Schedule Conflicts Fill Library During Block Nine

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Schedule Conflicts Fill Library During Block Nine

Seniors Anna Welch and Ciera Schwarzer do work for their block nine independent studies.

Seniors Anna Welch and Ciera Schwarzer do work for their block nine independent studies.

Photo courtesy of Owen Tucker-Smith

Seniors Anna Welch and Ciera Schwarzer do work for their block nine independent studies.

Photo courtesy of Owen Tucker-Smith

Photo courtesy of Owen Tucker-Smith

Seniors Anna Welch and Ciera Schwarzer do work for their block nine independent studies.

Julia Butler, Staff Writer

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At the beginning of block nine on the first day of school, dozens of high school students headed over to the guidance office to fill a hole in their schedule, only to find a crowd of others, flowing out the door, doing the same thing. One of the only available electives during the period is Practical Civics, which filled up before the year began. Now, roughly thirty students head to the library every day at 11:30 for either a course on Plato, a Virtual High School or an independent study.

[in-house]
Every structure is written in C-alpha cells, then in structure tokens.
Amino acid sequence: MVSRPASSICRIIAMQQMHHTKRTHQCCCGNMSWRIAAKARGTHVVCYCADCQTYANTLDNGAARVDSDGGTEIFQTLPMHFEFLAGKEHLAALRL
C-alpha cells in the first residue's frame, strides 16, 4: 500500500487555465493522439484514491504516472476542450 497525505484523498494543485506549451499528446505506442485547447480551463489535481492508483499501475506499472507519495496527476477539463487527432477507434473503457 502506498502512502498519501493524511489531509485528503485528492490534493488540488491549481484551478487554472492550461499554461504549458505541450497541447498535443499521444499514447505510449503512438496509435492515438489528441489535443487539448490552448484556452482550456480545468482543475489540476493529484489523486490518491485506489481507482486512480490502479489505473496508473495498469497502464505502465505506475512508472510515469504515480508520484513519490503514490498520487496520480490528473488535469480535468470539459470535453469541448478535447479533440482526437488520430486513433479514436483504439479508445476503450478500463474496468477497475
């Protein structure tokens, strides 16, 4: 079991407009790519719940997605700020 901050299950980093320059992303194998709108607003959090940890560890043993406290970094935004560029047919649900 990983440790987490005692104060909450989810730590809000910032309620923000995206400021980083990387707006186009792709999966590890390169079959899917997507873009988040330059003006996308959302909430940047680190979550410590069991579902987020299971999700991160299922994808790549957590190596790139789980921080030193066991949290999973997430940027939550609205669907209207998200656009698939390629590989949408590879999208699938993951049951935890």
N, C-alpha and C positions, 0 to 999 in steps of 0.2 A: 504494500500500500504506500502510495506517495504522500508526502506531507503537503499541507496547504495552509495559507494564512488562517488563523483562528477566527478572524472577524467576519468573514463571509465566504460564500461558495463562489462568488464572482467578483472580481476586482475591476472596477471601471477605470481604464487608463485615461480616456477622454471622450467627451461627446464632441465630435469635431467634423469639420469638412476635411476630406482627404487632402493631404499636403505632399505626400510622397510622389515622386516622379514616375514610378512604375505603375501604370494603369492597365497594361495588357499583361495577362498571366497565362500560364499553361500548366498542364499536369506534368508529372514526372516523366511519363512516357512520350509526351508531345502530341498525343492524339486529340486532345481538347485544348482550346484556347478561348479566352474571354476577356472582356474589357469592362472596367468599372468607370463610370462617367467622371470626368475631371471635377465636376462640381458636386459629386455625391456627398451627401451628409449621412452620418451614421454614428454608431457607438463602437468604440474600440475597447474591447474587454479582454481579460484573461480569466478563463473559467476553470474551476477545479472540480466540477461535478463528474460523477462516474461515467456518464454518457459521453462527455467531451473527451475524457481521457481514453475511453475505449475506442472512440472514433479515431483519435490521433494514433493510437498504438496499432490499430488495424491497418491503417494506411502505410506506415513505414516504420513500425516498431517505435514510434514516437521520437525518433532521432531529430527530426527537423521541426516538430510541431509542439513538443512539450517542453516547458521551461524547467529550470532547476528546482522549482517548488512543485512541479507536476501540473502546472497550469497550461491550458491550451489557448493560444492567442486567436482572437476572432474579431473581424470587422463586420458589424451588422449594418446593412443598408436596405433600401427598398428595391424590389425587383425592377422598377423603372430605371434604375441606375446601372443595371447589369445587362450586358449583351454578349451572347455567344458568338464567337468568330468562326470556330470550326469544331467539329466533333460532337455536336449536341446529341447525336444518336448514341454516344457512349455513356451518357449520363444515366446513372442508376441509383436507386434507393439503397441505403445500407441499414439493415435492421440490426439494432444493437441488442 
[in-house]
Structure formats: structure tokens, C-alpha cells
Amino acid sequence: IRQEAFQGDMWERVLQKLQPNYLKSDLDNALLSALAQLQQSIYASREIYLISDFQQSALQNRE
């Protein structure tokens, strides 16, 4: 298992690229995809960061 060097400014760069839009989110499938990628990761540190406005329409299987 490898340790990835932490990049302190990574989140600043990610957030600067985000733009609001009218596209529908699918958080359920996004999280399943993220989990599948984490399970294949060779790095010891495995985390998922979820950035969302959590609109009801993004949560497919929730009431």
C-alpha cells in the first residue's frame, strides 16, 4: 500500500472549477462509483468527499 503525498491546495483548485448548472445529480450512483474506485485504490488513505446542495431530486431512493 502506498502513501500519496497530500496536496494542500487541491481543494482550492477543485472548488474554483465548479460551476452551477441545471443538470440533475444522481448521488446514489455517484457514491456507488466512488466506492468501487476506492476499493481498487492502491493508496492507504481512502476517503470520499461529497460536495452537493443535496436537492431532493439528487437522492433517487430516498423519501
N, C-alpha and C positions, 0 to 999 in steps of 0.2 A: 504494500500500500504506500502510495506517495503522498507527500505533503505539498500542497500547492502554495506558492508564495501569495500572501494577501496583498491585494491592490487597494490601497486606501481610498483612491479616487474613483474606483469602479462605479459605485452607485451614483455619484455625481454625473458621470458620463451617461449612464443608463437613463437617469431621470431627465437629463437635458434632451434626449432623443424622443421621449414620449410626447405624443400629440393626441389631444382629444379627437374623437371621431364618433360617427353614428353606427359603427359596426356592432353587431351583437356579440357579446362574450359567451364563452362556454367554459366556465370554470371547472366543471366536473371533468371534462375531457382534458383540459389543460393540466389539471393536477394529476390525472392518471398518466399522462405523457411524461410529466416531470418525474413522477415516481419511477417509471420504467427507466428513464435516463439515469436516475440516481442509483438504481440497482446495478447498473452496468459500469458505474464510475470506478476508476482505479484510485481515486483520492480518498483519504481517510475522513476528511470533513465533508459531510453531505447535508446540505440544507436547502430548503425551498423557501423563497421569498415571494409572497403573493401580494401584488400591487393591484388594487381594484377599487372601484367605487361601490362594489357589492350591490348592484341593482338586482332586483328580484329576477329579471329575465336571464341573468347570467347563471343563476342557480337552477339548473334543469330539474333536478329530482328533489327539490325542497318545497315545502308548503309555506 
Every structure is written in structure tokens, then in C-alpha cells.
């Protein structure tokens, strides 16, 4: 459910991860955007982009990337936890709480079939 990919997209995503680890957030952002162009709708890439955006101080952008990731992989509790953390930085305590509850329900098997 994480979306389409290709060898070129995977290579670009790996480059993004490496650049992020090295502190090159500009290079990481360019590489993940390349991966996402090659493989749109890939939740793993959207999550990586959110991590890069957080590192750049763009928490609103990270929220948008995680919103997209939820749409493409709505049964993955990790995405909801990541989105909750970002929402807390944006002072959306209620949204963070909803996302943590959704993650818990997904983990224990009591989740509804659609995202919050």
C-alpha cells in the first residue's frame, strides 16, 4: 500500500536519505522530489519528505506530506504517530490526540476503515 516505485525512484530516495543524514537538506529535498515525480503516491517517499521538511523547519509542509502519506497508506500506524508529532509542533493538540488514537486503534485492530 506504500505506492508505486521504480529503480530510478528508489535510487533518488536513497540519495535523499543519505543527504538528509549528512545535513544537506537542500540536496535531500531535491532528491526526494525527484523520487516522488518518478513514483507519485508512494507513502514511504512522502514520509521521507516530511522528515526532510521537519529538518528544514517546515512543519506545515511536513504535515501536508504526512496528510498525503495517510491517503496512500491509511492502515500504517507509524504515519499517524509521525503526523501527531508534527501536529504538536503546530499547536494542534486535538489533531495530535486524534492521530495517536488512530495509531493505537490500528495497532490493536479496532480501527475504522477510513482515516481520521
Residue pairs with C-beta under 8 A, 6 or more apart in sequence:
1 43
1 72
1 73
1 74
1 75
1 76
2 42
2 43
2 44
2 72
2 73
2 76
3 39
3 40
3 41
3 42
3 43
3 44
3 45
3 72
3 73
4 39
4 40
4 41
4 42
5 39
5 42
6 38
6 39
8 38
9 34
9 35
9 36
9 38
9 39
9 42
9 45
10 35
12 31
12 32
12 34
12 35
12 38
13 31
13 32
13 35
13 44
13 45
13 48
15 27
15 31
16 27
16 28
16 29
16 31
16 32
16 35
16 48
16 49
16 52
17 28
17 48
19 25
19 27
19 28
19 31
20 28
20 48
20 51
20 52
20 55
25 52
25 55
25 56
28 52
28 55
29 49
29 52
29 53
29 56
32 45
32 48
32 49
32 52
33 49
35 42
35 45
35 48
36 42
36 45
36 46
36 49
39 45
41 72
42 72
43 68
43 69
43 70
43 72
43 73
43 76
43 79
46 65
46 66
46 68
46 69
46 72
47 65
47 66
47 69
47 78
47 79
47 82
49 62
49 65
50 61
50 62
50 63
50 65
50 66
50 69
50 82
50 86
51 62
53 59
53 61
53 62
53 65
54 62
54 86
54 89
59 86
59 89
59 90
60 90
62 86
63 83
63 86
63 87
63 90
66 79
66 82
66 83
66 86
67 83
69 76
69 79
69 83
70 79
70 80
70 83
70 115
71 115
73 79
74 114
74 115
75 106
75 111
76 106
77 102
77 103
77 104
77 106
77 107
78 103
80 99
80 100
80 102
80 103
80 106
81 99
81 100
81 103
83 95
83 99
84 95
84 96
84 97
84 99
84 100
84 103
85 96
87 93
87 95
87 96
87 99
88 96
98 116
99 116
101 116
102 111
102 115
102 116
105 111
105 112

Students said the scheduling phenomenon was more than a minor slip up, especially with so many students displaced. 

“I feel the administration’s job is to set the limits on classes, not the teachers,” said senior Alex Morin. “I feel I ordered a Big Mac but all I got on it was the ketchup, no burger, buns, or anything else.”

Although the situation caused inconvenience, students said guidance was understanding and helpful in the process. Junior Isabel Beauchamp said it was not difficult to work with guidance, although it was tedious to return there four times in the first week. She was supposed to take gym this year, but it did not work with her schedule, so instead she is taking two semesters next year. 

“I have three periods in a row where I don’t do anything,” Beauchamp said. Her schedule arrived in the mail with a period of homework support, which she didn’t sign up for. But she is optimistic that things will get better as the year goes on.

Despite his concern, Alex too expressed positive feelings about his independent study. “I’m excited to be learning more about investing,” he said.